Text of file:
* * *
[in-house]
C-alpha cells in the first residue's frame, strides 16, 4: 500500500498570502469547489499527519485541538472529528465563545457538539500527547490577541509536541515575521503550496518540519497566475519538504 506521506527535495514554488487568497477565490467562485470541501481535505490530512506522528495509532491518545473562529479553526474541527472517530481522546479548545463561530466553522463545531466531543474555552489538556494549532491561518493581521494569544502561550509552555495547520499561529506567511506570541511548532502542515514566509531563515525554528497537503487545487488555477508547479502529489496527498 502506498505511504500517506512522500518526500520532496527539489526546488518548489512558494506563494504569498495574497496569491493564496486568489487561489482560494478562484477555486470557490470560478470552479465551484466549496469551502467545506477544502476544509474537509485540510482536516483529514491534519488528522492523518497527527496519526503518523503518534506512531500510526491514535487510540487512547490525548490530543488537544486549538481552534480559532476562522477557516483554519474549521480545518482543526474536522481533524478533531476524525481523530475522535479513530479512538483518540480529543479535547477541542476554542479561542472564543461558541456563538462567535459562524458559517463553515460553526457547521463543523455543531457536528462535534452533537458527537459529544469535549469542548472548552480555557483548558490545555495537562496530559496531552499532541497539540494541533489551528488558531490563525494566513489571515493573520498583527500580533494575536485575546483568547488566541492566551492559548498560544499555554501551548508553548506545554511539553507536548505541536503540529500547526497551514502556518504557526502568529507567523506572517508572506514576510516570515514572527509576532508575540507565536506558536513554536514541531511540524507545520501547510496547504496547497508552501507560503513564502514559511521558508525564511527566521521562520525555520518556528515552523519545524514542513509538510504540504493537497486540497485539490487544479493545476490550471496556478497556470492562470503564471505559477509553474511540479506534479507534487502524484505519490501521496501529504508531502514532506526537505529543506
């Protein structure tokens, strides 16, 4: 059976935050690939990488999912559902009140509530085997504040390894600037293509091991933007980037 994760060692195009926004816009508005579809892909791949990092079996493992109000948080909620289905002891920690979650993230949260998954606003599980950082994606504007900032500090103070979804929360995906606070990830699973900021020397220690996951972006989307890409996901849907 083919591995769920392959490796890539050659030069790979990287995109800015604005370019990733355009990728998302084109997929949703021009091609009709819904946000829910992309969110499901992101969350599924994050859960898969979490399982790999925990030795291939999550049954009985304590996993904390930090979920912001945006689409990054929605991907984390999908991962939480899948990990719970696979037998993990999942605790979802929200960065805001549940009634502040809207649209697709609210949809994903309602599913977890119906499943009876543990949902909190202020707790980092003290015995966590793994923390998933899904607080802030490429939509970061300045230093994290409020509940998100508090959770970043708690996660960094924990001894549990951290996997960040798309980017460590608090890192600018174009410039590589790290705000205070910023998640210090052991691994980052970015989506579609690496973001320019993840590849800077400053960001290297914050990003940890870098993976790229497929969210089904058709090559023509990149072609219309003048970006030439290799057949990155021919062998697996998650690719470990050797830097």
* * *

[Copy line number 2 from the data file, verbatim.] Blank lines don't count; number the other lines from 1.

C-alpha cells in the first residue's frame, strides 16, 4: 500500500498570502469547489499527519485541538472529528465563545457538539500527547490577541509536541515575521503550496518540519497566475519538504 506521506527535495514554488487568497477565490467562485470541501481535505490530512506522528495509532491518545473562529479553526474541527472517530481522546479548545463561530466553522463545531466531543474555552489538556494549532491561518493581521494569544502561550509552555495547520499561529506567511506570541511548532502542515514566509531563515525554528497537503487545487488555477508547479502529489496527498 502506498505511504500517506512522500518526500520532496527539489526546488518548489512558494506563494504569498495574497496569491493564496486568489487561489482560494478562484477555486470557490470560478470552479465551484466549496469551502467545506477544502476544509474537509485540510482536516483529514491534519488528522492523518497527527496519526503518523503518534506512531500510526491514535487510540487512547490525548490530543488537544486549538481552534480559532476562522477557516483554519474549521480545518482543526474536522481533524478533531476524525481523530475522535479513530479512538483518540480529543479535547477541542476554542479561542472564543461558541456563538462567535459562524458559517463553515460553526457547521463543523455543531457536528462535534452533537458527537459529544469535549469542548472548552480555557483548558490545555495537562496530559496531552499532541497539540494541533489551528488558531490563525494566513489571515493573520498583527500580533494575536485575546483568547488566541492566551492559548498560544499555554501551548508553548506545554511539553507536548505541536503540529500547526497551514502556518504557526502568529507567523506572517508572506514576510516570515514572527509576532508575540507565536506558536513554536514541531511540524507545520501547510496547504496547497508552501507560503513564502514559511521558508525564511527566521521562520525555520518556528515552523519545524514542513509538510504540504493537497486540497485539490487544479493545476490550471496556478497556470492562470503564471505559477509553474511540479506534479507534487502524484505519490501521496501529504508531502514532506526537505529543506